GridWorld Snake

posted by: Ms. Martin 2 March 2011 No Comment

Thanks to Dave Ruth from Niles North High School!

You will implement a game of Snake using GridWorld!  A bug will represent the head of the snake and its body will be an ArrayList of rocks.  Its goal will be to eat a flower.  You will start with the SnakeGame.java client which controls the snake with user input.  Eventually, your game will look like this:


Create a class called SnakeBug that extends class Bug.  Your bug needs to keep track of two pieces of information: how much it needs to grow by and an arraylist of the Locations it currently occupies.

Write a no-argument constructor that initializes variable grow to what will be the initial length of the snake (4 is a good value) and snake to an empty ArrayList().  Run SnakeGame to verify that you can control the snake head with the arrow keys.

public void randomFlower()
Creates a new Flower object in a random, empty Location in the Grid. You may want to use a local variable Grid gr as a reference to the Grid the SnakeBug is in. Select a random cell from gr that is empty (null). You may need to try several random cells before you find one that is empty. Make no presumptions about the size of gr — use Grid methods of to determine its number of rows and columns. Once an empty location is found, create a new Location with the row and column value for the random cell and ‘put’ a new Flower object into gr at that newly determined Location (using the Flower’s putSelfInGrid method).

Uncomment the call to head.randomFlower() in the SnakeGame main method. Run SnakeGame. One Flower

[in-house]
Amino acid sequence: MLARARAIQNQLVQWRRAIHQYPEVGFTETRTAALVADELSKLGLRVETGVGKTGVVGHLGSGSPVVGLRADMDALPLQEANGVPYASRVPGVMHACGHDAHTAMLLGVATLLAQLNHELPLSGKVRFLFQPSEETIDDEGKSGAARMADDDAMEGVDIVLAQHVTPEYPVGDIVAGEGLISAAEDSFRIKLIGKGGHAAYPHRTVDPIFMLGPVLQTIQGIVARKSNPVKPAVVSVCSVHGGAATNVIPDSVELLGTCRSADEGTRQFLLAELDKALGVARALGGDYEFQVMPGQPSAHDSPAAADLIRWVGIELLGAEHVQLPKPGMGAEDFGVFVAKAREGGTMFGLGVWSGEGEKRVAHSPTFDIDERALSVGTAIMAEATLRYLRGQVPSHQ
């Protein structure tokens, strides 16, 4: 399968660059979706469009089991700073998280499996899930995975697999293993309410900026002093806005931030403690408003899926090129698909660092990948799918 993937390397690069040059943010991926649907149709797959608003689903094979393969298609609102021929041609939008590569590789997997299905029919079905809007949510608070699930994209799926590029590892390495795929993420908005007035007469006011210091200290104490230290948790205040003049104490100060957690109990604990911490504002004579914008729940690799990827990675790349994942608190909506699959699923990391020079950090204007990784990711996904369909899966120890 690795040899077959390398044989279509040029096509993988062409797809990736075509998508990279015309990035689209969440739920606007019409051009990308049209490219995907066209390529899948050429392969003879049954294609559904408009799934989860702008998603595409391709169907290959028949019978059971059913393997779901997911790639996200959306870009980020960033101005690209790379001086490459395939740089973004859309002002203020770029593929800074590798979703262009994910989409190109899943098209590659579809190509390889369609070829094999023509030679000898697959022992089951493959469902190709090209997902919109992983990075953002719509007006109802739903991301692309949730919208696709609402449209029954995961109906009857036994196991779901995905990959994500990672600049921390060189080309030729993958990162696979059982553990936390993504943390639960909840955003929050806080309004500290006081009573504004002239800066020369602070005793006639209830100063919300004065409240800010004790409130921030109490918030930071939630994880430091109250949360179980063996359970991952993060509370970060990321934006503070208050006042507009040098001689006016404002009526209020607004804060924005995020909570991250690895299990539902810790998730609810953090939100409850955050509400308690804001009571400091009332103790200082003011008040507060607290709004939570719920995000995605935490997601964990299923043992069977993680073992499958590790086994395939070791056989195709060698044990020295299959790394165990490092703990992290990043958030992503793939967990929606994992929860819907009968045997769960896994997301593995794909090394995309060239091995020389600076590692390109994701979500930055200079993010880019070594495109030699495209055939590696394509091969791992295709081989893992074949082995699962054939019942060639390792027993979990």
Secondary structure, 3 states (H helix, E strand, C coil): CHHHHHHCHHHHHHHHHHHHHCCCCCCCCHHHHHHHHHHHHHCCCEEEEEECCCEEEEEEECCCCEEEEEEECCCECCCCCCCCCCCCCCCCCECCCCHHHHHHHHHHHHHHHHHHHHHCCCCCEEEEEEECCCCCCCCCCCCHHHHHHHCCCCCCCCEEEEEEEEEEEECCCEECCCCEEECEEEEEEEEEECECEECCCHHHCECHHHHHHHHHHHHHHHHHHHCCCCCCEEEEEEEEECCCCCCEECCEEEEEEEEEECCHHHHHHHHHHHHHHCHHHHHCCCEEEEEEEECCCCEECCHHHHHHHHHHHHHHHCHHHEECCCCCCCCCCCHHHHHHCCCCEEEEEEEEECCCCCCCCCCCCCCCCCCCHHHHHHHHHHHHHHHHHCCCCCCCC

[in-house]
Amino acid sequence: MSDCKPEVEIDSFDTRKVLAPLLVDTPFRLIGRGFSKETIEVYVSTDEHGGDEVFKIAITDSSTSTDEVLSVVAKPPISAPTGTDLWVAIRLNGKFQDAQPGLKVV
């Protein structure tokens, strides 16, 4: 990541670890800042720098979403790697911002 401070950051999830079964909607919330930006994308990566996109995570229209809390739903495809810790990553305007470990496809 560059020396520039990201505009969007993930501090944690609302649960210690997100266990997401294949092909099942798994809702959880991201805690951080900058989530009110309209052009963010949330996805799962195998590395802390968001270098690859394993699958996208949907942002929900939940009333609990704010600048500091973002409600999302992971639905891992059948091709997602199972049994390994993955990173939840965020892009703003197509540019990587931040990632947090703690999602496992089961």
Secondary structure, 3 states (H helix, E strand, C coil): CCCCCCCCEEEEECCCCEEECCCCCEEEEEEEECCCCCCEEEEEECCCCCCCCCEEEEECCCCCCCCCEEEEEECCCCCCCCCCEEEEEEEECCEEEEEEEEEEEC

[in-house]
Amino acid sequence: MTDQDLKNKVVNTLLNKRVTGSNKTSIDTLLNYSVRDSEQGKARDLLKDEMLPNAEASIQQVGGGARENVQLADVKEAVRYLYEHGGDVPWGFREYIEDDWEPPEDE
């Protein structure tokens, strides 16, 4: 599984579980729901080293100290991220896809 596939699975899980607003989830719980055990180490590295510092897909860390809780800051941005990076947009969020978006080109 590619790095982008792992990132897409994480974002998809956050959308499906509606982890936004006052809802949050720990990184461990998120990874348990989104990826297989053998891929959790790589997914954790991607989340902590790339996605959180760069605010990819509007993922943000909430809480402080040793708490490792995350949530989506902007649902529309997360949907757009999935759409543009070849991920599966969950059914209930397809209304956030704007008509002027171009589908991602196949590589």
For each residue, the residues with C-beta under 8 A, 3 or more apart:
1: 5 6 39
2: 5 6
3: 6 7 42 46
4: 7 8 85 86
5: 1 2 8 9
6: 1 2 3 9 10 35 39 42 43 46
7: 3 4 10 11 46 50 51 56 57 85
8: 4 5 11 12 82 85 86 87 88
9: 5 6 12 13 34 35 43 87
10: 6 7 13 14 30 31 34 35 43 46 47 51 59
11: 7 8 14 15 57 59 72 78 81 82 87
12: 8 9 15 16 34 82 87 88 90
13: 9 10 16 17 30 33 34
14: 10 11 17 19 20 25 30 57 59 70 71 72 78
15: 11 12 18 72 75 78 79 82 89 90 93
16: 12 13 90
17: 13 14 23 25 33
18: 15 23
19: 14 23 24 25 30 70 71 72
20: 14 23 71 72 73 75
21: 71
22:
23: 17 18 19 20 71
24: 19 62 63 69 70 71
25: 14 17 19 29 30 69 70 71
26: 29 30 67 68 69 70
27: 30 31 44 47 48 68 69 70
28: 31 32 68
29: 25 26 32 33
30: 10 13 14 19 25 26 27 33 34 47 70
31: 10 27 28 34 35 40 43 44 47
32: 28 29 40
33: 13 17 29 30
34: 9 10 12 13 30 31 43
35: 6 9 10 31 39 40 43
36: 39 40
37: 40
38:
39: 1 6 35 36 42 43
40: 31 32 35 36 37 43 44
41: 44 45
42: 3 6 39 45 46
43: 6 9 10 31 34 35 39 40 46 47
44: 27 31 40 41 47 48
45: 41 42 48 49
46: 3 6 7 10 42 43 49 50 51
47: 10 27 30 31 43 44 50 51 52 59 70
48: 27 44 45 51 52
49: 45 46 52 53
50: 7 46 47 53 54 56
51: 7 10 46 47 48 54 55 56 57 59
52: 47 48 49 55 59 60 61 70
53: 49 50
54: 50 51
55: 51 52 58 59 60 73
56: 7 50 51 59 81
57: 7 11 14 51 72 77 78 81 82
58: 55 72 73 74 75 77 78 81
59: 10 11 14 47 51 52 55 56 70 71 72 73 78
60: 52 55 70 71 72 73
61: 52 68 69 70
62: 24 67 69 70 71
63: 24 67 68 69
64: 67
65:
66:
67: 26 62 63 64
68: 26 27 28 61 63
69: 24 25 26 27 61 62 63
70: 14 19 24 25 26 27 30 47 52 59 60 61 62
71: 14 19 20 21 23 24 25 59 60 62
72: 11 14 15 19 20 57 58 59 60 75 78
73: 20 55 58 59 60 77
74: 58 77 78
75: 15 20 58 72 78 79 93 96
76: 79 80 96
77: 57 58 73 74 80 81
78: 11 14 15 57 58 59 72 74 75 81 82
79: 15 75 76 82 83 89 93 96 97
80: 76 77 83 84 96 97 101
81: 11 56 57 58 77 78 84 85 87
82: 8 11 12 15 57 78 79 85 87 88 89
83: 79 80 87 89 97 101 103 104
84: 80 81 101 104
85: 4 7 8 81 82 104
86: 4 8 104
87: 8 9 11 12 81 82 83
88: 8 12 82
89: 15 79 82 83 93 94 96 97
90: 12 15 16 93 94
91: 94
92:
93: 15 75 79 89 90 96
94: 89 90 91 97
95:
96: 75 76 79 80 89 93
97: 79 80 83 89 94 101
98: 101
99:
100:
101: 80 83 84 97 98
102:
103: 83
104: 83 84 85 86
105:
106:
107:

should appear in a random Location in the Grid.

You will be overriding the act() method so that the SnakeBug has the following behavior:

  • If the SnakeBug cannot move, end the game with the following code:
    javax.swing.JOptionPane.showMessageDialog(null, "Score: " + snake.size(), "GAME OVER!", 0);
    System.exit(0);
  • If a Flower is directly ahead of the SnakeBug, increase the grow field by 3, remove the Flower and spawn a new Flower.  You may want local variables to represent the grid and the location in front of the SnakeBug based on its direction.
  • If the SnakeBug can move, it moves.  It will leave a rock behinds itself instead of a flower.  Create and call a method addRockBehindHead that takes in a location parameter.  It will create a Rock object at location loc and add loc to the beginning of the snake ArrayList.
  • If the snake needs to grow this turn, simply decrease the grow variable by one.  Otherwise, you will need to remove the last Rock in the snake to create the illusion of movement.  Write a method called eraseTail that removes the last element of the snake ArrayList from both the ArrayList and the grid.
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